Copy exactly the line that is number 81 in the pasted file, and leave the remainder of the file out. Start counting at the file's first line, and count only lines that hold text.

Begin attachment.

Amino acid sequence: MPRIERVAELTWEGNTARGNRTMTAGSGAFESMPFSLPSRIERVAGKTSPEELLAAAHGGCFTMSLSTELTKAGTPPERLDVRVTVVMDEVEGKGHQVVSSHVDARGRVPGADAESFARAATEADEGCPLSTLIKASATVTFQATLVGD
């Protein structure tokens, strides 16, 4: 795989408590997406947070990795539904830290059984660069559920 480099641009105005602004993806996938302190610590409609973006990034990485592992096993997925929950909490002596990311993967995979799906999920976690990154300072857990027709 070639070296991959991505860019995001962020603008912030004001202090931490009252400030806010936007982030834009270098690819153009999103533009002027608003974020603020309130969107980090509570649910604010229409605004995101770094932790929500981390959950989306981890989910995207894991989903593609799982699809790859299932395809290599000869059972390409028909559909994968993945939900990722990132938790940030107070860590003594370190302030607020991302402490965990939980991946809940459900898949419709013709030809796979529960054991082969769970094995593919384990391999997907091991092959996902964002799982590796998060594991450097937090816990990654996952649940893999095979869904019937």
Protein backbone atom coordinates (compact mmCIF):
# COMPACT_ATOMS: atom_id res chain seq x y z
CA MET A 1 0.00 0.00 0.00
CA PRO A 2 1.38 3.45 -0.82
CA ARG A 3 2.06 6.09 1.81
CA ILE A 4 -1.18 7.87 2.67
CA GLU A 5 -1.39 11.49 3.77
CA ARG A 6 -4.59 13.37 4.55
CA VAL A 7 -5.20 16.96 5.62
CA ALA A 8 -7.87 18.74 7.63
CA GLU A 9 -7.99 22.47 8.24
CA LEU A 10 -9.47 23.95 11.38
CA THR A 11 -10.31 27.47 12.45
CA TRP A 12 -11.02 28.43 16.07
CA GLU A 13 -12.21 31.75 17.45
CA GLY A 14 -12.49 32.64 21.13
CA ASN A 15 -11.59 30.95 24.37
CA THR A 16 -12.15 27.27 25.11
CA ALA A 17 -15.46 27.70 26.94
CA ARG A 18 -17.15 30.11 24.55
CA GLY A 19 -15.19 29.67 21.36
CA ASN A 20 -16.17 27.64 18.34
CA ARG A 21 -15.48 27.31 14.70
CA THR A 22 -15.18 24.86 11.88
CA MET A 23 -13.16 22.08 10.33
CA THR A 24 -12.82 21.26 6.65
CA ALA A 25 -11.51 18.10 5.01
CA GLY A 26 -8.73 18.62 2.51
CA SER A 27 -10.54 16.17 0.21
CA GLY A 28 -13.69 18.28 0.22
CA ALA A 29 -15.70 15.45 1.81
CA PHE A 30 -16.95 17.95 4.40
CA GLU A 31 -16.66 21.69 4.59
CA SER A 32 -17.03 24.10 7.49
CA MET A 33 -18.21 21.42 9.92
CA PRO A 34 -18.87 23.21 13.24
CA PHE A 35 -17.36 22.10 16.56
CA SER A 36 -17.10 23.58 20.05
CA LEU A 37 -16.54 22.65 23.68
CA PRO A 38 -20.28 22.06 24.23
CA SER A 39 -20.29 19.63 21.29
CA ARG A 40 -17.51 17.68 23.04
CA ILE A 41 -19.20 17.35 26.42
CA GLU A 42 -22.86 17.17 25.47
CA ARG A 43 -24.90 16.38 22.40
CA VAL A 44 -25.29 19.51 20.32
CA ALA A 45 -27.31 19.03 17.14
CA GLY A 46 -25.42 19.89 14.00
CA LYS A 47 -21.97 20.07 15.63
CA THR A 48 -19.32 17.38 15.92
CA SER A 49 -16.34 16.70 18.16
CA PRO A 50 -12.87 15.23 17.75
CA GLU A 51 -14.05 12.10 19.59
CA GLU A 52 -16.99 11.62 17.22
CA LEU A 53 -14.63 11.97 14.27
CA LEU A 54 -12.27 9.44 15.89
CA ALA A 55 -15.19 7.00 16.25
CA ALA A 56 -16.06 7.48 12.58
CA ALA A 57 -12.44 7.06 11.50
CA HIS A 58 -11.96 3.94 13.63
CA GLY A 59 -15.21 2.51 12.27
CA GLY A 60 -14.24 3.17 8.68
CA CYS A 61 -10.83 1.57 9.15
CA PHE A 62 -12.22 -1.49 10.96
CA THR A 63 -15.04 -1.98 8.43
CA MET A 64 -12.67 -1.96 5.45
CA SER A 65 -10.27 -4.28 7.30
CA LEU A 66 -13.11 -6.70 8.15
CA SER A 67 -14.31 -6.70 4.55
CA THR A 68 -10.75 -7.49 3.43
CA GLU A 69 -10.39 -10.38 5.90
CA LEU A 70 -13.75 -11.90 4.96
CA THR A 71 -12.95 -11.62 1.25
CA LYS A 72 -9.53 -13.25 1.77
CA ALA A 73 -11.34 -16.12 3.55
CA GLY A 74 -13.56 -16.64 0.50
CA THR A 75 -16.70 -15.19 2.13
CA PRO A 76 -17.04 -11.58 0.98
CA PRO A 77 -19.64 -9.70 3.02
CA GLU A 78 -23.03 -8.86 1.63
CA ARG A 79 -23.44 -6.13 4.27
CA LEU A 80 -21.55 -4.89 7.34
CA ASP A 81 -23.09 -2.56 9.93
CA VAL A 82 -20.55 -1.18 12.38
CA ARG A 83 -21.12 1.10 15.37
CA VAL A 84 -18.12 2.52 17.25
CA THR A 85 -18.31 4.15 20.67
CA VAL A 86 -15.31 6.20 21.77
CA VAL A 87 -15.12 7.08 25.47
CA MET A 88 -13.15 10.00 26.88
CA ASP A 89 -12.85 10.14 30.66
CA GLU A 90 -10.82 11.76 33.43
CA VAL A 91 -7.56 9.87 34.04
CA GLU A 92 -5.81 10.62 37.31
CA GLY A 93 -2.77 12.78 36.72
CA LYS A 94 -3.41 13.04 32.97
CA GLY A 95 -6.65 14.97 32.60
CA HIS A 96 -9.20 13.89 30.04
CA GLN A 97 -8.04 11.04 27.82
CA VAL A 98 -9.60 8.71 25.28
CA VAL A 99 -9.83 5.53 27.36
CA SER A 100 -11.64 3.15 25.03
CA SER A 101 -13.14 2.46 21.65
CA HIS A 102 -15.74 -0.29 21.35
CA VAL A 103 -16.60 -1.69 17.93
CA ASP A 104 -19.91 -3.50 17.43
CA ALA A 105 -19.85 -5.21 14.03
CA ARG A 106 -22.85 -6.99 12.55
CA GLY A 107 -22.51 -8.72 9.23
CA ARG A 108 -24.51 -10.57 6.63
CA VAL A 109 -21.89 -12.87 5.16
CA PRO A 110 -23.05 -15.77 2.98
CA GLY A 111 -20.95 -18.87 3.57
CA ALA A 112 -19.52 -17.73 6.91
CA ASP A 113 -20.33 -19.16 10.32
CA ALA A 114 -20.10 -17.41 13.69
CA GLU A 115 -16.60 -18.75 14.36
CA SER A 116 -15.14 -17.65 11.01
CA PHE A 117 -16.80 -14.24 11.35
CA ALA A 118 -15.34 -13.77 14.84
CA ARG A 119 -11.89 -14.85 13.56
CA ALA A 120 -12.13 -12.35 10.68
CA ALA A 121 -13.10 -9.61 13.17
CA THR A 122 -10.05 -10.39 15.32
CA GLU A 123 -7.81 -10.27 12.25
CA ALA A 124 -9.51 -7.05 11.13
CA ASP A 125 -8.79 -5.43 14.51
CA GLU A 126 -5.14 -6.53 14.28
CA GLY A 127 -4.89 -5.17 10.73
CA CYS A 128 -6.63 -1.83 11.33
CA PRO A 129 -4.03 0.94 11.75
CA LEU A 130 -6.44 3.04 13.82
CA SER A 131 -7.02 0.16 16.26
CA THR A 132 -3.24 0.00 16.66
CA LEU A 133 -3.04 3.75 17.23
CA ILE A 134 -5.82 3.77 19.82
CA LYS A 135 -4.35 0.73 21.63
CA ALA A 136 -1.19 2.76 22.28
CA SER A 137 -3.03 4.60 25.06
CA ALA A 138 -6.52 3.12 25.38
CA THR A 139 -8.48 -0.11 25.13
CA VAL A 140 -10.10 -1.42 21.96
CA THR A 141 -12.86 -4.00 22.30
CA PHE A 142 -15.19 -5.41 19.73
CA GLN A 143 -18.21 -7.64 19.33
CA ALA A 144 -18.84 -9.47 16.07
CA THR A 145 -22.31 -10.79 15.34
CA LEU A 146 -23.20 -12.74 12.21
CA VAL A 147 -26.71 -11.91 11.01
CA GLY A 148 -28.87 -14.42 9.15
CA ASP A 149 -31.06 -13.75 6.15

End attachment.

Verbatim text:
CA PRO A 77 -19.64 -9.70 3.02